Private Charles Ward was a Leeds infantryman who returned from the Boer War a local hero, bearer of the last Victoria Cross awarded by the Queen herself. This intriguing item shows him interviewed - silent - by showman and regular Mitchell and Kenyon collaborator Ralph Pringle, who clearly saw Ward's newfound celebrity as an opportunity to attract a large paying audience of proud locals.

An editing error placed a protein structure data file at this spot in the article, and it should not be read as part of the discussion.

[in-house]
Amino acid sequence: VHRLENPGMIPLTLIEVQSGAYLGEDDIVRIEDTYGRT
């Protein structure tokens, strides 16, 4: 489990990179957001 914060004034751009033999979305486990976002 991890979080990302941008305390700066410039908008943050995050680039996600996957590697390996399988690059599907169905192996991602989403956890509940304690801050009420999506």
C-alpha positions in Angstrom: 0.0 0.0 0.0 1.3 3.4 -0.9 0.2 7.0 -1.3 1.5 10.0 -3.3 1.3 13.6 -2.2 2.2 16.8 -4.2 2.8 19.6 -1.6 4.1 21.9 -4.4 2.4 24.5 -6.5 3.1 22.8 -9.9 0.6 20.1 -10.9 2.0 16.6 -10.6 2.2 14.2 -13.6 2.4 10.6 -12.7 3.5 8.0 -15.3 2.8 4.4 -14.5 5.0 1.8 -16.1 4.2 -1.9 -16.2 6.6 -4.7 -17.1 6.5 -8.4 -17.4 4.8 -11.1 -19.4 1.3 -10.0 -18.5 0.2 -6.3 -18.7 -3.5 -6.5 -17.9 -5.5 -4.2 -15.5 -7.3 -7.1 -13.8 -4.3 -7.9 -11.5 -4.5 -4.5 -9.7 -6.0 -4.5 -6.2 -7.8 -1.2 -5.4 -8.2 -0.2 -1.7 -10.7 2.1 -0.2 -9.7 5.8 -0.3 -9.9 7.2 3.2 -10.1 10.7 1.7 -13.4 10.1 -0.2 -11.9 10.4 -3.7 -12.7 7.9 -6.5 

The screening of this film was apparently accompanied by the local regiment the Leeds Rifles. It's not clear, though, whether a commentator would have spoken some of Ward's words (though Pringle is seen taking some notes during the interview). Private Ward's Second Battalian Yorkshire Light Infantry was overwhelmed by Boer forces at Lindley, South Africa, in June 1900. With his officers all dead or wounded, Ward crossed enemy lines to deliver a message calling for reinforcements, and was seriously wounded in the process. Ward's elevation to the status of national hero reflects a trend in the Victorian and Edwardian periods of honouring the bravery of ordinary 'Tommies'; previously accolades had been reserved for the officer class. All the same, the more celebrated Boer War heroes still tended to be officers, among them Lords Kitchener and Roberts (both of whom turn up in more than one Mitchell & Kenyon film).